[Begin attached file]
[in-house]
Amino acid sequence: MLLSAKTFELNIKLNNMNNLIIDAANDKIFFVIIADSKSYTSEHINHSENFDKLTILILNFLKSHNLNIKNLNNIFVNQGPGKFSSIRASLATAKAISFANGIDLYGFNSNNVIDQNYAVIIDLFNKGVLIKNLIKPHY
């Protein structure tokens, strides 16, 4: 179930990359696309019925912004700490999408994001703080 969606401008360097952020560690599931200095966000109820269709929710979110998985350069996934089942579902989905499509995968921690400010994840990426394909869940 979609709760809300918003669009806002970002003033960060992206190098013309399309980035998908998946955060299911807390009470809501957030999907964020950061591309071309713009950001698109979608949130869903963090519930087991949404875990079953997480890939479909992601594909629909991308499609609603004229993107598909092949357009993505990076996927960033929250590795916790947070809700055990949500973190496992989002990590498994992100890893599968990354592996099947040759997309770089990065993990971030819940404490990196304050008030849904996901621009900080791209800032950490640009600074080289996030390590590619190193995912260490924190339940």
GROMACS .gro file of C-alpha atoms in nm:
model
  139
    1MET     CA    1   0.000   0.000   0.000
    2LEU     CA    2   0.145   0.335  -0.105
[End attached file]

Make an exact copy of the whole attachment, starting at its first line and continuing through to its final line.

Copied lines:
[in-house]
Amino acid sequence: MLLSAKTFELNIKLNNMNNLIIDAANDKIFFVIIADSKSYTSEHINHSENFDKLTILILNFLKSHNLNIKNLNNIFVNQGPGKFSSIRASLATAKAISFANGIDLYGFNSNNVIDQNYAVIIDLFNKGVLIKNLIKPHY
């Protein structure tokens, strides 16, 4: 179930990359696309019925912004700490999408994001703080 969606401008360097952020560690599931200095966000109820269709929710979110998985350069996934089942579902989905499509995968921690400010994840990426394909869940 979609709760809300918003669009806002970002003033960060992206190098013309399309980035998908998946955060299911807390009470809501957030999907964020950061591309071309713009950001698109979608949130869903963090519930087991949404875990079953997480890939479909992601594909629909991308499609609603004229993107598909092949357009993505990076996927960033929250590795916790947070809700055990949500973190496992989002990590498994992100890893599968990354592996099947040759997309770089990065993990971030819940404490990196304050008030849904996901621009900080791209800032950490640009600074080289996030390590590619190193995912260490924190339940």
GROMACS .gro file of C-alpha atoms in nm:
model
  139
    1MET     CA    1   0.000   0.000   0.000
    2LEU     CA    2   0.145   0.335  -0.105